An occasional series on great Scots unjustly ignored or forgotten
Empathy for others is one of humankind’s greatest qualities.
There are those among us, ordinary down-to-earth folk, modest in ambition and material possession, that make a life altering decision to sublimate their ego to help others. The occurrence of selflessness is common to thousands of us every day in small and large gestures of generosity. At the far end of the scale, those who give up years of their life to care for another person less fortunate than themselves are heroes given little credit.
Some decide to look after an infirm parent or sibling; some do it for another’s child as my guardian did for me. For those people it incurs years of caring, compassion rewarded with little or no income to help the day along. The dedication often means years of their life limited in scope, chances to develop to the full lost, but they do it for the good of another. Then there are those who are aware the sacrifices they make will call for great courage. One such person was Jane Haining.
Jane Haining was a Scottish missionary who died at Auschwitz after refusing to abandon Jewish children in her care in the Scottish-Jewish mission school in Budapest. She had gone there to help administer a group of orphans. There is some second-hand evidence she dismissed one of the German staff who at first refused to leave and when he did eventually leave the building decided to take his revenge. That same evening he alerted a Gestapo patrol to her return from shopping in search of food. Stopped in the street, demanding to see her papers, she was arrested for harbouring Jewish children.
By any reckoning she knew the penalty but refused to save herself. As research reveals she saved other Jews from death at the hands of Gestapo by helping them reach the UK.
A farmer’s daughter from Galloway in south-west Scotland, Haining’s mother Jane senior died in childbirth complicated by pernicious anaemia when Haining was only three. John, her father, took on the responsibility of looking after his three daughters, which together with keeping the farm going, must have been an onerous task. On the other hand, his home was quite well-to do in those days, six rooms and windows in each, at a time when windows were taxed, and John had a household help to ease the situation.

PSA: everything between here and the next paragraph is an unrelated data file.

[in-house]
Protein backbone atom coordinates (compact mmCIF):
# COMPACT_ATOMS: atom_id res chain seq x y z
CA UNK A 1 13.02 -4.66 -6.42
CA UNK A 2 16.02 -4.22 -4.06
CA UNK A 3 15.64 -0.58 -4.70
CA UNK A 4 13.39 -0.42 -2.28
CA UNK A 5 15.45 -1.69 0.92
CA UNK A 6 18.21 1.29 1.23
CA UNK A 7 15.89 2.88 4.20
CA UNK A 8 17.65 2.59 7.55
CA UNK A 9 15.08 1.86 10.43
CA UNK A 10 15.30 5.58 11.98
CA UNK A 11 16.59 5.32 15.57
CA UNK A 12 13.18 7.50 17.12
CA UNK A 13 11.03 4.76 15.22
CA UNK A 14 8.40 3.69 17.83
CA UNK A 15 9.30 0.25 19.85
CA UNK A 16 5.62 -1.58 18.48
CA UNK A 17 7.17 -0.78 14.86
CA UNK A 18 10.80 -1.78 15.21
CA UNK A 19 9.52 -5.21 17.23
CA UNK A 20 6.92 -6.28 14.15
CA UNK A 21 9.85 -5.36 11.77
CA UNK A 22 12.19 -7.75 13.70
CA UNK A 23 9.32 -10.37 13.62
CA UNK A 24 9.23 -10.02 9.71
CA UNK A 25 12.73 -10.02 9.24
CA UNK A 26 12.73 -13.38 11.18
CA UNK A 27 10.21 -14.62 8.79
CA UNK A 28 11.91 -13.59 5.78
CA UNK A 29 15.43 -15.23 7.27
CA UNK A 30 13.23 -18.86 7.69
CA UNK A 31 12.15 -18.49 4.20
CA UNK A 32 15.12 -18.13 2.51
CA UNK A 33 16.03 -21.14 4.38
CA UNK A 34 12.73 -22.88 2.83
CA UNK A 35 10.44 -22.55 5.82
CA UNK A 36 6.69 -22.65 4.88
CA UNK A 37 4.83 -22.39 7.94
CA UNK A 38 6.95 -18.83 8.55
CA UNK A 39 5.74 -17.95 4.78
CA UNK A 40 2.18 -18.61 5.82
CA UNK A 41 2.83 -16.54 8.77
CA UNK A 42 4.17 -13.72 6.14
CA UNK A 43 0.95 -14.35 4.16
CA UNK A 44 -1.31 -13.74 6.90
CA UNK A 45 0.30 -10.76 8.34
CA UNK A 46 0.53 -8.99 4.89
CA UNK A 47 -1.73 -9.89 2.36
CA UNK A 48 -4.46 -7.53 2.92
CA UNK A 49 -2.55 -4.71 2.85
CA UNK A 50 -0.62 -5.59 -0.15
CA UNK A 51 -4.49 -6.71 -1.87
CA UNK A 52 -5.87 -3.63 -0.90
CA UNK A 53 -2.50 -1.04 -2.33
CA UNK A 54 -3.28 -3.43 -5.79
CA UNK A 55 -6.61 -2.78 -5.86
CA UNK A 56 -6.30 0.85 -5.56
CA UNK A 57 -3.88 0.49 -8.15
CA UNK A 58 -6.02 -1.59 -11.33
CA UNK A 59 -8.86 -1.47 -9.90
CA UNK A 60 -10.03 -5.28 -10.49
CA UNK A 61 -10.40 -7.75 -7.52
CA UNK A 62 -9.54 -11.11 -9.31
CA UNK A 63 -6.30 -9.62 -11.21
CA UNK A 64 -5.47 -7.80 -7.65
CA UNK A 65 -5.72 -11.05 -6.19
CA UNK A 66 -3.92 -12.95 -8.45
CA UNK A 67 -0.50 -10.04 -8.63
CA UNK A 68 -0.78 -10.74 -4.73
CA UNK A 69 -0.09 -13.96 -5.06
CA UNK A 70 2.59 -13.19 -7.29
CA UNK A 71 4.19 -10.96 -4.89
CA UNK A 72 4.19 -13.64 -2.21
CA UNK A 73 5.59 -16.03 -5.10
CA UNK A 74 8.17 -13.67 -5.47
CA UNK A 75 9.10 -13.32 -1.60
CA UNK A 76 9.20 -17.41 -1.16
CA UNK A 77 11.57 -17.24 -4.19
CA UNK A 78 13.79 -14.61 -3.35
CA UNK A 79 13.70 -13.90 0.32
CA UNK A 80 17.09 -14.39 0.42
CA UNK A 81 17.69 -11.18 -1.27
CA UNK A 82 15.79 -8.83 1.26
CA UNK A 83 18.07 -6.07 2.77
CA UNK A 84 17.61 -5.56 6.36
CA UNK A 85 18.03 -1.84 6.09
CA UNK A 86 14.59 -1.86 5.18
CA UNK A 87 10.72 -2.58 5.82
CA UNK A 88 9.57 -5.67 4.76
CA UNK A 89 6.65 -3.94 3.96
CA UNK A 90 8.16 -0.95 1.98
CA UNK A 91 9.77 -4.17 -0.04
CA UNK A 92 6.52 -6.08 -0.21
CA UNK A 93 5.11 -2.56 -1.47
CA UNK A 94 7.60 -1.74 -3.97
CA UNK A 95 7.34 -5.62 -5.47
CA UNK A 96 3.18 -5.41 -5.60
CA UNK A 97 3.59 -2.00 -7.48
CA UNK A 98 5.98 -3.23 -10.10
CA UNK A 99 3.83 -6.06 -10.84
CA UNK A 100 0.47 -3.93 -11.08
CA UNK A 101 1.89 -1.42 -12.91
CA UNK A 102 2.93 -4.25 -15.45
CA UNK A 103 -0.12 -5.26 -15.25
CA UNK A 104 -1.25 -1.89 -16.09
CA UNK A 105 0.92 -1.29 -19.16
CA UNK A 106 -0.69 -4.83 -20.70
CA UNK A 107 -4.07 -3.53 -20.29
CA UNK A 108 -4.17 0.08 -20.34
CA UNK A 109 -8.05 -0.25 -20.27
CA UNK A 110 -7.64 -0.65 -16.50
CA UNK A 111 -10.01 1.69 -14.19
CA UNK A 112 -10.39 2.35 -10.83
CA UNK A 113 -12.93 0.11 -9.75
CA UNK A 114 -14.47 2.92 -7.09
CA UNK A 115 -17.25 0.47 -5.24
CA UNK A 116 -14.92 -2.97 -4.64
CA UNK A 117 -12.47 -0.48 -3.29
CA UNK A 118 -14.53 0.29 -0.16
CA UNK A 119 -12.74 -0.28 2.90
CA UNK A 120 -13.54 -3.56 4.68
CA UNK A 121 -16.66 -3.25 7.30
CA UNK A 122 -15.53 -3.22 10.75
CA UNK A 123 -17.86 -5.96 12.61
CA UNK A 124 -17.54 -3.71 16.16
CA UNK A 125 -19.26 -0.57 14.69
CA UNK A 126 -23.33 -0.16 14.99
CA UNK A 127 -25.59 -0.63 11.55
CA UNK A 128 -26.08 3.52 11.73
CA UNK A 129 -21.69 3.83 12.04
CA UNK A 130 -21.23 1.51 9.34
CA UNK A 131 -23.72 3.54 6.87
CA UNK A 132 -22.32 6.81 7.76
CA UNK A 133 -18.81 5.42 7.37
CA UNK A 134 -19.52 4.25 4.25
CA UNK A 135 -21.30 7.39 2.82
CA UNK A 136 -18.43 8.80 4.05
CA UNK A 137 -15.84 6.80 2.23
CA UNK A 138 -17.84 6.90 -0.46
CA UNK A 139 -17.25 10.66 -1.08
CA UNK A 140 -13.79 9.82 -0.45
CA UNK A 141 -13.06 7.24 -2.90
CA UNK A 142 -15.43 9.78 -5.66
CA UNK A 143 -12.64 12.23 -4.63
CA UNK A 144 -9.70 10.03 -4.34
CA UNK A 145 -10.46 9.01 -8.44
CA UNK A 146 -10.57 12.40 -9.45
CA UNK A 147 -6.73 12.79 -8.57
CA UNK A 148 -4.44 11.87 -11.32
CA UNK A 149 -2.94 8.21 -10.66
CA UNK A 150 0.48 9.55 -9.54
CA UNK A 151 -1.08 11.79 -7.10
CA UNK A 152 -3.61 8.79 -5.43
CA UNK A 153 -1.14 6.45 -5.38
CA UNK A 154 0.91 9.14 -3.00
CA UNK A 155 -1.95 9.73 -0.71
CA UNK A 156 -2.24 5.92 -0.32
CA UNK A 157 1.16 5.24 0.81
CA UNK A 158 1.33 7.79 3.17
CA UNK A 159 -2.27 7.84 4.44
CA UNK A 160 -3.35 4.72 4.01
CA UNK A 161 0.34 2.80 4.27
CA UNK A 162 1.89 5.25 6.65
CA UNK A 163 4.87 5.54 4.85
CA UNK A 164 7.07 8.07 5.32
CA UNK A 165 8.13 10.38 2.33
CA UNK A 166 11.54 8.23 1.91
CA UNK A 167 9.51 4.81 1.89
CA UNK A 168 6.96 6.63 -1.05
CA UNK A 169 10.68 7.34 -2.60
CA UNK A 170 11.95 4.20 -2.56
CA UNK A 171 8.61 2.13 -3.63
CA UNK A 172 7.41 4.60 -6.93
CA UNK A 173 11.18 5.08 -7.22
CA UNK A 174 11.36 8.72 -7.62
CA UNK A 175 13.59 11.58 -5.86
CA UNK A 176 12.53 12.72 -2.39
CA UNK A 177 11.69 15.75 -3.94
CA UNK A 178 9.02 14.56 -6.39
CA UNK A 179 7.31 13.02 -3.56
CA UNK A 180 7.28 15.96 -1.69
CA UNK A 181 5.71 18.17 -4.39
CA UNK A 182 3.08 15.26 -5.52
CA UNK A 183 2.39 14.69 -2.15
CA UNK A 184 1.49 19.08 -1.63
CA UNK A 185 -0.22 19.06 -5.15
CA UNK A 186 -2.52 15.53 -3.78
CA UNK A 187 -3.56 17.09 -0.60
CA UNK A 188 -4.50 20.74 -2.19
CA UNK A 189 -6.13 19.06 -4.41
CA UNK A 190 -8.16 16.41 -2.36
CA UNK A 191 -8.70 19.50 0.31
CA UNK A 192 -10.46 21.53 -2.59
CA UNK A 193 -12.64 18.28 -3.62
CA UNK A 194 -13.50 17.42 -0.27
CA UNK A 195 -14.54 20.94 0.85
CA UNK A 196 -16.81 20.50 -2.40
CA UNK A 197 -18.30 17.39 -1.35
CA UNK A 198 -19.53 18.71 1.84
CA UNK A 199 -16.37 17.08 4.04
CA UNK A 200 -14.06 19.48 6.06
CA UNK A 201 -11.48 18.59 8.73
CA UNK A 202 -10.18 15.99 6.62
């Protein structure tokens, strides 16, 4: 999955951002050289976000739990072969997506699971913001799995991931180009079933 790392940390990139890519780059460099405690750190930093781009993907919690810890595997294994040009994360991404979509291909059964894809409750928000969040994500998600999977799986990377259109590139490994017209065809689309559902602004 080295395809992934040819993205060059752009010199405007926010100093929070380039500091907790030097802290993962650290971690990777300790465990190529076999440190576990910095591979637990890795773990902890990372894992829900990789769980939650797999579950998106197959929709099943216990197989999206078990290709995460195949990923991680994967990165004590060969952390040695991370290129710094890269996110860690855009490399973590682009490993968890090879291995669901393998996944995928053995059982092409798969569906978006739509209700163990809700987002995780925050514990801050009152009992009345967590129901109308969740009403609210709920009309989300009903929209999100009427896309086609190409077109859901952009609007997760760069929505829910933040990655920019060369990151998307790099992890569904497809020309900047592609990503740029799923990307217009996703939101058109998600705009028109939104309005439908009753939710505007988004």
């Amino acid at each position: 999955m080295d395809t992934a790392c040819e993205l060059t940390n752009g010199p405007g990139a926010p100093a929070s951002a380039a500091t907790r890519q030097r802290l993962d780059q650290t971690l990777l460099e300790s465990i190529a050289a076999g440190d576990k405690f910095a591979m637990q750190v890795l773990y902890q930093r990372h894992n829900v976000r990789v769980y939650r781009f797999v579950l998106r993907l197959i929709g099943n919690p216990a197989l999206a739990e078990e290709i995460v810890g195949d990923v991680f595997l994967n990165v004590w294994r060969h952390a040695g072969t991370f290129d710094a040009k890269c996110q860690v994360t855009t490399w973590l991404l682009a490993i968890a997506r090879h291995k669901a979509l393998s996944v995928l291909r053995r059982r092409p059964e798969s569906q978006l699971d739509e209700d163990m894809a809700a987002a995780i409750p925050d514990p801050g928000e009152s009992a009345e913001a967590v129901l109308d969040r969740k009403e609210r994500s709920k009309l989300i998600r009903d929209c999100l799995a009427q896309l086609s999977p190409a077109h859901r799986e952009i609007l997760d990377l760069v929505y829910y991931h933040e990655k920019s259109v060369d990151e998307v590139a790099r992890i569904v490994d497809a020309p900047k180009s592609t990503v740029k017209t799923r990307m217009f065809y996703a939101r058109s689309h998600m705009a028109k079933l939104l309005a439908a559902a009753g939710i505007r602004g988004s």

Haining and her three sisters walked to primary school a mile away, an activity frowned upon today, children protected from walking anywhere by parents driving SUVs. Scotland had some fine primary schools in every Parish, a tradition since 1530. The one in Dunscore was blessed with glowing reports from school inspectors. The welcoming atmosphere must have given young Jane a feeling of well-being, learning and playing among school friends in an institutional setting, something that probably helped form her opinion of charity schools in her later career. The parish library – another advance in Scottish society – gave her a taste for books.
An intelligent, bright pupil, Haining blossomed, learning to read by age seven. According to school friends, she matured into an individual with strong religious beliefs, a ‘little bossy’, someone who would ‘take no nonsense’.
Sunday school and Bible readings were mandatory. That inculcation may have created in Haining an unquestioning belief in the Old Testament and the martyrdom of Christ. The death of her mother leaving her father to do the caring had to be a formative event in her life. In addition, she would be familiar with the story of the Wigtown martyrs, two young girls and a woman in her sixties who refused to swear an oath to the James II. Brought before a Scottish Episcopalian court in 1685, they were sentenced to be ‘tied to palisades’, fixed to the mud flats in the tidal channel of the River Bladnoch near its entrance to Wigtown Bay as the tide rolled in and drowned them. Scotland’s political subservience to a foreign power breeds absolutists.
For rural life, life was changing. The majority of Scots lived and worked in the countryside, in villages and settlements, Dunscore one such community that never surpassed 800 people, but the movement gravitating to cities had begun.